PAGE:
The Stroke Foundation has released startling new figures showing the widespread impact of stroke on communities across Cowper and Lyne.
According to the figures there were 255 Cowper residents who suffered strokes in 2020 - 144 males and 111 females.
In Lyne the figures are slightly lower - 231 - 130 males and 101 females.
The number of people living with stroke in Cowper through 2020 is 4430 compared with 4014 in Lyne.
Significantly, the number of people living with stroke risk factors is high.
In Cowper there are 37,067 residents with high blood pressure; 4142 with irregular heartbeat; 22,137 with high cholesterol; 17,754 smokers, 93,694 with obesity and 23,416 recorded for physical inactivity.
In Lyne the comparative figures are 33,702, 3755, 20,068, 16,303, 85,675 and 21,327.
The Stroke Foundation says these figures represent the number of people in the federal electorate division living with each of four known risk factors for stroke.
Around 4.7 million Australians have high blood pressure, a leading risk factor for stroke.
A report released in November has found thousands of lives and billions of dollars could be saved annually by preventing stroke and improving access to treatment and care.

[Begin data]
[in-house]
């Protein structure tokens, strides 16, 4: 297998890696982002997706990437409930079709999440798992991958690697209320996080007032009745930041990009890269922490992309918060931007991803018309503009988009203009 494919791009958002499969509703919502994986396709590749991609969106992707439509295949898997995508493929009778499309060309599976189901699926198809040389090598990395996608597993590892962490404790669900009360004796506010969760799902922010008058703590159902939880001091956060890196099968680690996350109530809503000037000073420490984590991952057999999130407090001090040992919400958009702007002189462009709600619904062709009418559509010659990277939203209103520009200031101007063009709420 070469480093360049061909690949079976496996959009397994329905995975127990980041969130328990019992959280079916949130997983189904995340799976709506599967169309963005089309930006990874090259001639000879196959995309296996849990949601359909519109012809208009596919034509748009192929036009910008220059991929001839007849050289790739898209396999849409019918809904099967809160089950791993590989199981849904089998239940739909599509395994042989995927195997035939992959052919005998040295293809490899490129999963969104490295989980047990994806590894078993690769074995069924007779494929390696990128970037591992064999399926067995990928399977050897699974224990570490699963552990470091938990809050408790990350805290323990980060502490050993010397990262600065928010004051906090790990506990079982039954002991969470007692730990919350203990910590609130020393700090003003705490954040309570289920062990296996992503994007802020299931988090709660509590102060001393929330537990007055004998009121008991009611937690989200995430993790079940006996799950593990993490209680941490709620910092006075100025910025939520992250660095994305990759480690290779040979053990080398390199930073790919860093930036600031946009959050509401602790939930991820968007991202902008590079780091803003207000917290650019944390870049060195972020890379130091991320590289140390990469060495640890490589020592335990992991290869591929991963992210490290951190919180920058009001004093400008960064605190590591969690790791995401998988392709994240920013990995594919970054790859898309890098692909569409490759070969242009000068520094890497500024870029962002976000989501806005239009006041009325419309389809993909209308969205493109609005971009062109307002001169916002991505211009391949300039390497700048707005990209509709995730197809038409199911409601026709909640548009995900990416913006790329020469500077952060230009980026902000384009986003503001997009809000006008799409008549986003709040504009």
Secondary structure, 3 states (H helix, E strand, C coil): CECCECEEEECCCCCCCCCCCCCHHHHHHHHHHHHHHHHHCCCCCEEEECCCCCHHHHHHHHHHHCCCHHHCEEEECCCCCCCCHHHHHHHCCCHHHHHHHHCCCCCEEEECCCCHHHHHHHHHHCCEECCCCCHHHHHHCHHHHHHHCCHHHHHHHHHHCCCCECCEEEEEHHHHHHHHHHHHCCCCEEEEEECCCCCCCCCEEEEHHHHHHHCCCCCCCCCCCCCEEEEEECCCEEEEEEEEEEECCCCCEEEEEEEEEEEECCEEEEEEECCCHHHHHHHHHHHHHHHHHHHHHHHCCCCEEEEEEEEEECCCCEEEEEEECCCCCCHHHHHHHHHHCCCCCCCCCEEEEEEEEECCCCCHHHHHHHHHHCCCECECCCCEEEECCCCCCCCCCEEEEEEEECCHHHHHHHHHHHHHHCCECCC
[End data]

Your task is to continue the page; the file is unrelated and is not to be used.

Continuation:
The economic impact of stroke in Australia, 2020 found the economic impact of stroke nationally was a shocking $6.2 billion in direct financial costs and a further $26 billion in premature mortality and lost wellbeing (short and long-term disability).
Stroke Foundation research advisory committee chair Professor Amanda Thrift said this year alone more than 27,000 Australians would experience stroke for the first time in their lives.
A total of 9000 of these were estimated to be New South Wales (NSW) residents.
"Stroke has long been recognised as being among the costliest disease groups, and while it is not the death sentence it once was for many, it is a leading cause of disability in this country," Prof Thrift said.
"The report demonstrates the magnitude of stroke's impact today, its potential impact moving forward, as well as the opportunities and value in investing to help Australians avoid, survive and recover from stroke."
Professor Thrift says new services along with continued community education is realising change.
"The new NSW Telestroke Service, and supporting F.A.S.T. (Face. Arms. Speech. Time) community education, is improving access to emergency stroke treatment for our regional communities, but there is more to be done.
"The national strategic action plan for heart disease and stroke provides a roadmap of evidence-based interventions to address stroke, many of which have been modelled in this report.
"We have an opportunity to act now to change the course of this disease for generations to come.
"I look forward to working with governments to implement the action plan.
"It is an investment we can, and must, make for the health and wellbeing of our community," she said.
Also making news:
Thank you for valuing local journalism with your subscription. While you're with us, you can also receive updates straight to your inbox from the Port Macquarie News. To make sure you're up to date with all the news, sign up here.